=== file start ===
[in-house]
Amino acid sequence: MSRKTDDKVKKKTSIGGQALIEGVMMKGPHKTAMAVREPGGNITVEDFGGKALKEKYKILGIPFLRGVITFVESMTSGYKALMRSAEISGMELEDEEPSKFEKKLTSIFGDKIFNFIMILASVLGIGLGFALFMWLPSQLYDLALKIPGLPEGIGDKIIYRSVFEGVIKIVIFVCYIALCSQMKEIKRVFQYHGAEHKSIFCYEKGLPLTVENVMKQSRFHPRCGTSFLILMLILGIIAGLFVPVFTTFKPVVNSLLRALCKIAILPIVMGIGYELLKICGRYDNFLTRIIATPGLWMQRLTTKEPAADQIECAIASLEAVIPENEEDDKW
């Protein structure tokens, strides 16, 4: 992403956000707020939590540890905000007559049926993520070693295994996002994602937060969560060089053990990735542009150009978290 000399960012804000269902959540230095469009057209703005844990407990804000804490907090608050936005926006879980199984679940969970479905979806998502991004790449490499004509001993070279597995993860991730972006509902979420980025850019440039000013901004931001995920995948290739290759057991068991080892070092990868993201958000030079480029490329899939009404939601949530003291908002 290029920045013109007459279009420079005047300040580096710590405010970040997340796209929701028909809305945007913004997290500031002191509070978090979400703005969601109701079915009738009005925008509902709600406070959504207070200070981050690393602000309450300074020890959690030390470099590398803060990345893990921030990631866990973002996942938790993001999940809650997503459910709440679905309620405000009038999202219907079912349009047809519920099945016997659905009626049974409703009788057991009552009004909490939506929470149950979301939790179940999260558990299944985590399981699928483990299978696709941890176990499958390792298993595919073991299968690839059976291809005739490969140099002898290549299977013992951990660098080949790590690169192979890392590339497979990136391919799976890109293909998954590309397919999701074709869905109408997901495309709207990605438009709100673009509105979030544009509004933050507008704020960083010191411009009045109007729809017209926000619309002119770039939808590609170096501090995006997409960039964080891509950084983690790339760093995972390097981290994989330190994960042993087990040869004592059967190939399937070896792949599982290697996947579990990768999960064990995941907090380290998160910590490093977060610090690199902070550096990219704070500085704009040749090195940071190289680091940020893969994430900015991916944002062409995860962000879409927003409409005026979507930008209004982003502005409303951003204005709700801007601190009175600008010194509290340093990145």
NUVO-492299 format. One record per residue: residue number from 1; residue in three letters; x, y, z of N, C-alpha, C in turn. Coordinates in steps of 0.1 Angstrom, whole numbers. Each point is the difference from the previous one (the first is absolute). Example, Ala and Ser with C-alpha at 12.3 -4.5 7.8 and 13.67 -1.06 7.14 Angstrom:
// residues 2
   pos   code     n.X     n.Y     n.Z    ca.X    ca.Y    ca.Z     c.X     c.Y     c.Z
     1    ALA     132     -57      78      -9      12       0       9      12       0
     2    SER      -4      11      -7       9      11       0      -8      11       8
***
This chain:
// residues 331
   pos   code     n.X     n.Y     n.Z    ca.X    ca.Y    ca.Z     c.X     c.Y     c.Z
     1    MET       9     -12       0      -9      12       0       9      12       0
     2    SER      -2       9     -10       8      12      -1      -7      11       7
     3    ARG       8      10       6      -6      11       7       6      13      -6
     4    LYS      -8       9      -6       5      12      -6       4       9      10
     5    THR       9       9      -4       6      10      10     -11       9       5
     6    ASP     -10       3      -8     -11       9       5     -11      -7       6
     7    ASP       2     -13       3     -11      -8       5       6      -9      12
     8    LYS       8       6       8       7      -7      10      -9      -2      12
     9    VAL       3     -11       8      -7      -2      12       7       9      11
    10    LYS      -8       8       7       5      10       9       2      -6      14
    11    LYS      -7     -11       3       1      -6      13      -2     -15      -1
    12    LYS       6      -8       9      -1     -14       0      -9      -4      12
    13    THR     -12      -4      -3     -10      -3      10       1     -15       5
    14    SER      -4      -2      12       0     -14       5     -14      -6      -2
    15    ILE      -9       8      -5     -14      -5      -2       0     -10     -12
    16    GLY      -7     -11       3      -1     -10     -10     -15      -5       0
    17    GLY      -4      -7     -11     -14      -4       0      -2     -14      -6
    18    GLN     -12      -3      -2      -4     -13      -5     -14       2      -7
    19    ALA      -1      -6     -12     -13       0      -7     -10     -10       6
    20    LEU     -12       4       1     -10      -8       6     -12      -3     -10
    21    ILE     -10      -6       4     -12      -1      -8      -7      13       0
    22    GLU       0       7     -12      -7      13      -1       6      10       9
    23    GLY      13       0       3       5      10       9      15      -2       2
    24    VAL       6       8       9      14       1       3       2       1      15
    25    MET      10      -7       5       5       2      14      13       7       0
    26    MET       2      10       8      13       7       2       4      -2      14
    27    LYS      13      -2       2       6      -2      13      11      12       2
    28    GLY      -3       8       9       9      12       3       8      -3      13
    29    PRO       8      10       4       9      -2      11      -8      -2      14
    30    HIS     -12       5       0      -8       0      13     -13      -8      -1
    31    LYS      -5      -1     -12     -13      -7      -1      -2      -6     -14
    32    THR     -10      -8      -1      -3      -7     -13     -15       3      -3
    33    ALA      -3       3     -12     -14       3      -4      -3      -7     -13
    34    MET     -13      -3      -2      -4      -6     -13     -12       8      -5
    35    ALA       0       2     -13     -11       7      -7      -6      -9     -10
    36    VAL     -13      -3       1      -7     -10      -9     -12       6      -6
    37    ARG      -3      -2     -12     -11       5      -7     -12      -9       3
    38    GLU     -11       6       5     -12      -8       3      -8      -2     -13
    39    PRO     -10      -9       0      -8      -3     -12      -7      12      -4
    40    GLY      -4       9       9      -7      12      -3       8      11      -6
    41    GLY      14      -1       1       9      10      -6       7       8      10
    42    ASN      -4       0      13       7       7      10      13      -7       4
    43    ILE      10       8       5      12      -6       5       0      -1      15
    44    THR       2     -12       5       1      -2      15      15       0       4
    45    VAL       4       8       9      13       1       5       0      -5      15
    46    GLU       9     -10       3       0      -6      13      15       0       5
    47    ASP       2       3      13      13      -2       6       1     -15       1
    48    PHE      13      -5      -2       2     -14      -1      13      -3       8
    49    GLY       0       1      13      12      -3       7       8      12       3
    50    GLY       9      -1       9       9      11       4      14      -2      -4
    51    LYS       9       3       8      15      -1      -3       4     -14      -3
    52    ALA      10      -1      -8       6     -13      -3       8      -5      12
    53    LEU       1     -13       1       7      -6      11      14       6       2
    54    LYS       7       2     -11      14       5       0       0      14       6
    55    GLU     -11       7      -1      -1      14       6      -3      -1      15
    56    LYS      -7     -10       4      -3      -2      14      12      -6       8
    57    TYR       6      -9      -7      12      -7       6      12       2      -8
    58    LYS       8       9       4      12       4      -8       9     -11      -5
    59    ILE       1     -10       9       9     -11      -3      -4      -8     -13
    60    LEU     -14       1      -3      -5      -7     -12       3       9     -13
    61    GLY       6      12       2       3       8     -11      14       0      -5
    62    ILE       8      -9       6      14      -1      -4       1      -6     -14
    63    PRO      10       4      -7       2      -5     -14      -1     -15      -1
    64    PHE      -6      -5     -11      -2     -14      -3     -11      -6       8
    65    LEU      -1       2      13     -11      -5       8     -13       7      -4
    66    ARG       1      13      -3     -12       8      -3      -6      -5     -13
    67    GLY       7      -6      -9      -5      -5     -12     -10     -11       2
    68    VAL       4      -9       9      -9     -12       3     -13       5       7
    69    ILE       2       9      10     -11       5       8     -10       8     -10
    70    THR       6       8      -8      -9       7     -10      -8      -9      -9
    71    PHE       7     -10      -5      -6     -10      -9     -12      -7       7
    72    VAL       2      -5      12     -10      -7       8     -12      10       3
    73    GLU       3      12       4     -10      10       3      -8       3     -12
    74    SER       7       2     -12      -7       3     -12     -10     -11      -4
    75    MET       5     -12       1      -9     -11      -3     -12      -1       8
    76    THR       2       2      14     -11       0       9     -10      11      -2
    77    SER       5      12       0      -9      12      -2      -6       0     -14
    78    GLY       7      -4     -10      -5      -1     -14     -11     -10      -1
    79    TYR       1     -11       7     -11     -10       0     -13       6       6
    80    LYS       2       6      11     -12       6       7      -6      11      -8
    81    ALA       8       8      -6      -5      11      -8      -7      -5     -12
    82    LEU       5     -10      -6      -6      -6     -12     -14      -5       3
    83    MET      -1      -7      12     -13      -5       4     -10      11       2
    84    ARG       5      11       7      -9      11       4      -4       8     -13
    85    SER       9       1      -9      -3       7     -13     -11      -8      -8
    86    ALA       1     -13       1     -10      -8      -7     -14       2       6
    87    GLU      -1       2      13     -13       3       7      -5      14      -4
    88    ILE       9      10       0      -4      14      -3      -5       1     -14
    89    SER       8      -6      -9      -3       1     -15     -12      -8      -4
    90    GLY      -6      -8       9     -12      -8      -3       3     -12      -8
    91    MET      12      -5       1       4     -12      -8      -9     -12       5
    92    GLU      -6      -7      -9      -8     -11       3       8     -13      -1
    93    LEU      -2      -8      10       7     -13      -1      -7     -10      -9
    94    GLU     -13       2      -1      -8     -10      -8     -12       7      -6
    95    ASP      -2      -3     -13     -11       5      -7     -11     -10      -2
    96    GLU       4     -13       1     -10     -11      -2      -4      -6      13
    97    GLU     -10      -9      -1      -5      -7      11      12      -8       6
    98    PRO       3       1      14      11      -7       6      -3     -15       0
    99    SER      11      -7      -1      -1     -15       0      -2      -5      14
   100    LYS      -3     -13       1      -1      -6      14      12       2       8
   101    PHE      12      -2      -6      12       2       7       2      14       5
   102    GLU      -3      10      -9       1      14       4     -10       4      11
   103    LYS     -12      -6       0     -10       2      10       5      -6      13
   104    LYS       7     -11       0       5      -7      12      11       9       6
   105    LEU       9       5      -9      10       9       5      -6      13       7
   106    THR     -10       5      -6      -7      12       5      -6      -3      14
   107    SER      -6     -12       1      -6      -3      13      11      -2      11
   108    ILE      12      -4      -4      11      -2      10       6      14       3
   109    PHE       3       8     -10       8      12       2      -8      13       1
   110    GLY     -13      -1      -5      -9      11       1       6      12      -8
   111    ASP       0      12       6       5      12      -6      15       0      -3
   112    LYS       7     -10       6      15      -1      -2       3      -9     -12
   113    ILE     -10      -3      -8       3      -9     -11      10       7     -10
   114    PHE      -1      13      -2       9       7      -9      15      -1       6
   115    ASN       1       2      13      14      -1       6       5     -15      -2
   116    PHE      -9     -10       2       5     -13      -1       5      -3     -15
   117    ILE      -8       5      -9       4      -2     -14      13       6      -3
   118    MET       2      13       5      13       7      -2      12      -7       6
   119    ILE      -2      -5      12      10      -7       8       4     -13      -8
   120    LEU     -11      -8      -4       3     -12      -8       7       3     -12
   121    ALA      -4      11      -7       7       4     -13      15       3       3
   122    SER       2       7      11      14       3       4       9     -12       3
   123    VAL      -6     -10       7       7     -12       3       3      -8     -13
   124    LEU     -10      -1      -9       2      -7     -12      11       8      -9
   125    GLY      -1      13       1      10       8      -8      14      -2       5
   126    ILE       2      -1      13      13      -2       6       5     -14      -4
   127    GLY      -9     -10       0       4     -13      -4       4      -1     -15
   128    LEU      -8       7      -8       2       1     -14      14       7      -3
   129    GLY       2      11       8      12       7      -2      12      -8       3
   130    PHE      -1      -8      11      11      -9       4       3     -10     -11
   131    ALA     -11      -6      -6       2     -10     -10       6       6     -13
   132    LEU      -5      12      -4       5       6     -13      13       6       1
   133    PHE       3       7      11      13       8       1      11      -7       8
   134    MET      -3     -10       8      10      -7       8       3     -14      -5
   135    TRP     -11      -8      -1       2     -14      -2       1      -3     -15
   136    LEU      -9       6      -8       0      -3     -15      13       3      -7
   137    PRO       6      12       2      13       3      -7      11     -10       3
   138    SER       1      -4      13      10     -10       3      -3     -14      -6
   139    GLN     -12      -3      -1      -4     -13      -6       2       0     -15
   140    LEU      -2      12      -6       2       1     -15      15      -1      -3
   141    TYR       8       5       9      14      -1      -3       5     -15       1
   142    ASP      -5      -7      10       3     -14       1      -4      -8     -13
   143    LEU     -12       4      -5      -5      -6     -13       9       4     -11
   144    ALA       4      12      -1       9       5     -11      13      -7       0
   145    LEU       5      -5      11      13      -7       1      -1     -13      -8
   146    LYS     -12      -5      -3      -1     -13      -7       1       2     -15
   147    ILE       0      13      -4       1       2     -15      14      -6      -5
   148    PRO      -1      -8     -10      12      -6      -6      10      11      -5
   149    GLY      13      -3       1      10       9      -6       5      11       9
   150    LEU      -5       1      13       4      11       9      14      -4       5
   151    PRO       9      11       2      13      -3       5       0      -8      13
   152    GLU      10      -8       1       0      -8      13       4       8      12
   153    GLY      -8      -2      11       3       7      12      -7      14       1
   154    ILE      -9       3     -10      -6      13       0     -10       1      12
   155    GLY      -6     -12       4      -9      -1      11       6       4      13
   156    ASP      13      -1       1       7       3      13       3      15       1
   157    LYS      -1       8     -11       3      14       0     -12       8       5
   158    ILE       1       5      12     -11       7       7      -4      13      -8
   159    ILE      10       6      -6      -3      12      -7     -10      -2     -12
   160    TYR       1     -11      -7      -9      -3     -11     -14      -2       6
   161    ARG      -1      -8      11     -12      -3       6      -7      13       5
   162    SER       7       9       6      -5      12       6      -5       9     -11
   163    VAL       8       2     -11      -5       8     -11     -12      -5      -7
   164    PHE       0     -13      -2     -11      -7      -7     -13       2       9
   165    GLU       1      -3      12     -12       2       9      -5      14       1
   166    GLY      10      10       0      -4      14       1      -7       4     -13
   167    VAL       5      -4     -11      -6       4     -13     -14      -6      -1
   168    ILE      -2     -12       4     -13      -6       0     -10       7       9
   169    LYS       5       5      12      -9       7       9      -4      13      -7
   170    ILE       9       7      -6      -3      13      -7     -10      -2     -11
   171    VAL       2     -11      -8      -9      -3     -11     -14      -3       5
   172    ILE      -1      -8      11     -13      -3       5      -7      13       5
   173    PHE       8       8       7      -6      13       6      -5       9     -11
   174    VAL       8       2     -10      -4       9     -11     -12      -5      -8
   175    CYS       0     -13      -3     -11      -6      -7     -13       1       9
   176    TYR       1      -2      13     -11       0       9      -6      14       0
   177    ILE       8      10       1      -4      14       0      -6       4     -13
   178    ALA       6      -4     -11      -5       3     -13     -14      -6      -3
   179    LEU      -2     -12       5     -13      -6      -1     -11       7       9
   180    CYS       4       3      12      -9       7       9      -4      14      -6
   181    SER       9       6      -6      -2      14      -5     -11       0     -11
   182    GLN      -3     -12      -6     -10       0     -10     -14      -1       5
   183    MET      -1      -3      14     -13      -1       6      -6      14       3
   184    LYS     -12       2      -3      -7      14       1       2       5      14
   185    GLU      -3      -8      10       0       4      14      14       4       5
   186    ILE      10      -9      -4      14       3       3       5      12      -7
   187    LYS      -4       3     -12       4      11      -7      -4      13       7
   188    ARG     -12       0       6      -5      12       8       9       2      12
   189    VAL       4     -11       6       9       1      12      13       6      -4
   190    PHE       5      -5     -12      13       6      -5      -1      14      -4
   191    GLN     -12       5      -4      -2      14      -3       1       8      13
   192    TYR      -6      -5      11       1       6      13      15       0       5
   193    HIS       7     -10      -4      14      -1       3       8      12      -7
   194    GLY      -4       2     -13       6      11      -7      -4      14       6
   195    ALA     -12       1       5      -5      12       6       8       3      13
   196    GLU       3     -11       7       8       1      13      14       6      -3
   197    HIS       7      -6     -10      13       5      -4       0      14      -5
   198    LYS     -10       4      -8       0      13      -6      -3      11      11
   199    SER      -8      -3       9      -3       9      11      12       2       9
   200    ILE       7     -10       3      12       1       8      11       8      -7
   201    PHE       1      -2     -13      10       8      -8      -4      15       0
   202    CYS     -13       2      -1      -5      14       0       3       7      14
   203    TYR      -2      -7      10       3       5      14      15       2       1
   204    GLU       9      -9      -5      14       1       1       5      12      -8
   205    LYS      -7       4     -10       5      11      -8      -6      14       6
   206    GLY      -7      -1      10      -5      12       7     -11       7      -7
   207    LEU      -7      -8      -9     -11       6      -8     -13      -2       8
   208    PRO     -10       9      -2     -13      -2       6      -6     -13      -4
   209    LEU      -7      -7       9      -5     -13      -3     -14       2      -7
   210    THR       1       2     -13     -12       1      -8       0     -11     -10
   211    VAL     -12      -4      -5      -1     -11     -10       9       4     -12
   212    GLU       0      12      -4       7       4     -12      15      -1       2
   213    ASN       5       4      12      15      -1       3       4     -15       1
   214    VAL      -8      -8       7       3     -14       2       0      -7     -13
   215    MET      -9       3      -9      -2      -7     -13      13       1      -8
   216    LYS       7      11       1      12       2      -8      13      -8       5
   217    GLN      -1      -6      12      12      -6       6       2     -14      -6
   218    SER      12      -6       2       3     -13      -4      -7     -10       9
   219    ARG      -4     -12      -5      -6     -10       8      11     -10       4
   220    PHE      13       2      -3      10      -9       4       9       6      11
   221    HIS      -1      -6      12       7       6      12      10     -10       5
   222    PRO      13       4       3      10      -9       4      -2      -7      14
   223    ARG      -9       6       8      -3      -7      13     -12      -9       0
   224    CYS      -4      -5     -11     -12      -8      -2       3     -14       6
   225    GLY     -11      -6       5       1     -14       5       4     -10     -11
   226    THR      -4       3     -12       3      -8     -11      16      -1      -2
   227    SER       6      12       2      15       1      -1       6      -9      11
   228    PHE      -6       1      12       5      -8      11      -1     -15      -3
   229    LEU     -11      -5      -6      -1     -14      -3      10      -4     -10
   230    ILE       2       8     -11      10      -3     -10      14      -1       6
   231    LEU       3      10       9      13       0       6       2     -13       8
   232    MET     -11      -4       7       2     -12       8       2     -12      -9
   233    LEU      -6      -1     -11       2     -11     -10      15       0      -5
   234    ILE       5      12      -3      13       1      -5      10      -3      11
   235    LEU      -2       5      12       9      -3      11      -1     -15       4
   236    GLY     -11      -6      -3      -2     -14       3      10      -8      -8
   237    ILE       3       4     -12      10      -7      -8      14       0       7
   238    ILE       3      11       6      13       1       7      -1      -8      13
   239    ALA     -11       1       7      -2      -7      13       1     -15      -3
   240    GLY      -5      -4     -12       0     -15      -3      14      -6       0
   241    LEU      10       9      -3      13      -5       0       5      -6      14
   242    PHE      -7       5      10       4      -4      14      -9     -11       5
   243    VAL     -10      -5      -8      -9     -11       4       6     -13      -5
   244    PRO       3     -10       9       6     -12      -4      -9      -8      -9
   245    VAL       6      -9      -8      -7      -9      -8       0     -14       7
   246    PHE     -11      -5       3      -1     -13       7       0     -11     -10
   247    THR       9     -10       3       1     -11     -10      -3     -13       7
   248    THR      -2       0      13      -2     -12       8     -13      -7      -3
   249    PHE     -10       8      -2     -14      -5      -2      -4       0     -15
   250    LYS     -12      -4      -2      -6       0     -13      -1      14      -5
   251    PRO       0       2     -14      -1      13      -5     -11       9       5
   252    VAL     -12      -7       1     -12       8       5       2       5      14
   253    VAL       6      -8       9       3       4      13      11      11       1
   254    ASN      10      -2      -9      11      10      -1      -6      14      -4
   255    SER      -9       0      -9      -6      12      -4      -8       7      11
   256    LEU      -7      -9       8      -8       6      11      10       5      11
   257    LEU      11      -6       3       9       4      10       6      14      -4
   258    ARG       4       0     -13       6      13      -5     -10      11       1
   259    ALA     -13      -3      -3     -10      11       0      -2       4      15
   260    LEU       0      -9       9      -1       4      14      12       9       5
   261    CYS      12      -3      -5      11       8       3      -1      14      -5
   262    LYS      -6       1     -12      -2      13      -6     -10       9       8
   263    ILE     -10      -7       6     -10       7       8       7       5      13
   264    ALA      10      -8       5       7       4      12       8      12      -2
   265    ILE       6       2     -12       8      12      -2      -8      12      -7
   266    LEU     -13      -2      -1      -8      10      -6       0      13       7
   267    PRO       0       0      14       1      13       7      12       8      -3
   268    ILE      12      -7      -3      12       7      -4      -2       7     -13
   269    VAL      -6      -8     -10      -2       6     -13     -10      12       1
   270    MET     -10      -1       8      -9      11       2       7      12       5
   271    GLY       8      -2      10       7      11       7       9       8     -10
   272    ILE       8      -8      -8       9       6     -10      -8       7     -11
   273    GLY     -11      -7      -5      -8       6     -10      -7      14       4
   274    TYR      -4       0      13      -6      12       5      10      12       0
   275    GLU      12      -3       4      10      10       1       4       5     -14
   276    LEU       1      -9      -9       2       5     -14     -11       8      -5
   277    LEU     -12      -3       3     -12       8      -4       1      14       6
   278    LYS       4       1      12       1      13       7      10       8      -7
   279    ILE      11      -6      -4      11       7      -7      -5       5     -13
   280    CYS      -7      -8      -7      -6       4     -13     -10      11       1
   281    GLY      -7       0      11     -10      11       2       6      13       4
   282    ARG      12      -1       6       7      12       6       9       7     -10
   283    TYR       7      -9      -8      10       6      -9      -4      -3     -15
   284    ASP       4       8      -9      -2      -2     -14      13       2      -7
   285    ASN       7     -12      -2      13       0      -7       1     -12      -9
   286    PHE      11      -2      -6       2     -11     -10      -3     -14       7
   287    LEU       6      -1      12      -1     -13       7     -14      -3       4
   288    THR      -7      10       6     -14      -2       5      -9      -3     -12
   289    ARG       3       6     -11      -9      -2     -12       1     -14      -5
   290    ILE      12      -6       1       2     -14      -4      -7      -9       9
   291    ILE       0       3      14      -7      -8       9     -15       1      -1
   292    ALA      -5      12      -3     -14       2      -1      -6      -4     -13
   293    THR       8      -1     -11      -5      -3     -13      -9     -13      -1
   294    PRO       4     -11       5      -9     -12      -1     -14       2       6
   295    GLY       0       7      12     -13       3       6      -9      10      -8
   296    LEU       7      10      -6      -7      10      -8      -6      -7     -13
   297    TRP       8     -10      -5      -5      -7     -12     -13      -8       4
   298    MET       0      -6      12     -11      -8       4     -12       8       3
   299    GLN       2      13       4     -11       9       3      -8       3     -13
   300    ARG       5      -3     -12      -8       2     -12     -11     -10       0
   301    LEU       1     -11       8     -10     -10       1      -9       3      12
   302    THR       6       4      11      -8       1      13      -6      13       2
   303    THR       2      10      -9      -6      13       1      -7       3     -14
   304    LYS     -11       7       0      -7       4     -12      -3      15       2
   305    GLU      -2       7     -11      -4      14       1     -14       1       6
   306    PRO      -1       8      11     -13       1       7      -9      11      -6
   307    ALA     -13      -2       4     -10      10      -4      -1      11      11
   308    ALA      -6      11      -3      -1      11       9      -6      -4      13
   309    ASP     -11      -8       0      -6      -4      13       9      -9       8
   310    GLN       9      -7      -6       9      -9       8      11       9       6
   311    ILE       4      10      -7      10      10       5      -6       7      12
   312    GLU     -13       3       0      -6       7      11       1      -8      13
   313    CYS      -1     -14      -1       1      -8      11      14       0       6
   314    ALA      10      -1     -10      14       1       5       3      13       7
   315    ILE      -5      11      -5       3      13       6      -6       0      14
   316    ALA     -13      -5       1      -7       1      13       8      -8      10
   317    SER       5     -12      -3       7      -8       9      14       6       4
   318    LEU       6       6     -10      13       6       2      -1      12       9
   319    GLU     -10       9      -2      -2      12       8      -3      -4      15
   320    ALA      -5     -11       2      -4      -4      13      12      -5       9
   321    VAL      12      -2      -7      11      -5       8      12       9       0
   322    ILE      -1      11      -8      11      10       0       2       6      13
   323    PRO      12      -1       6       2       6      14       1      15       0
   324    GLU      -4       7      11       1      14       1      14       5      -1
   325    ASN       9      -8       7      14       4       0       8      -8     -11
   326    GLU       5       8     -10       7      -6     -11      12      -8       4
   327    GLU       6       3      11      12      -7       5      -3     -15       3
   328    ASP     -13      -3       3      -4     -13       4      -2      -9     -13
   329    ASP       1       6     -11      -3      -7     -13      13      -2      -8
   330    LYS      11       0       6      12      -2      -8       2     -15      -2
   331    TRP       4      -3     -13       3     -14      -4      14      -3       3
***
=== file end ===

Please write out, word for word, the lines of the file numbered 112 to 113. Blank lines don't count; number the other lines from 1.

   100    LYS      -3     -13       1      -1      -6      14      12       2       8
   101    PHE      12      -2      -6      12       2       7       2      14       5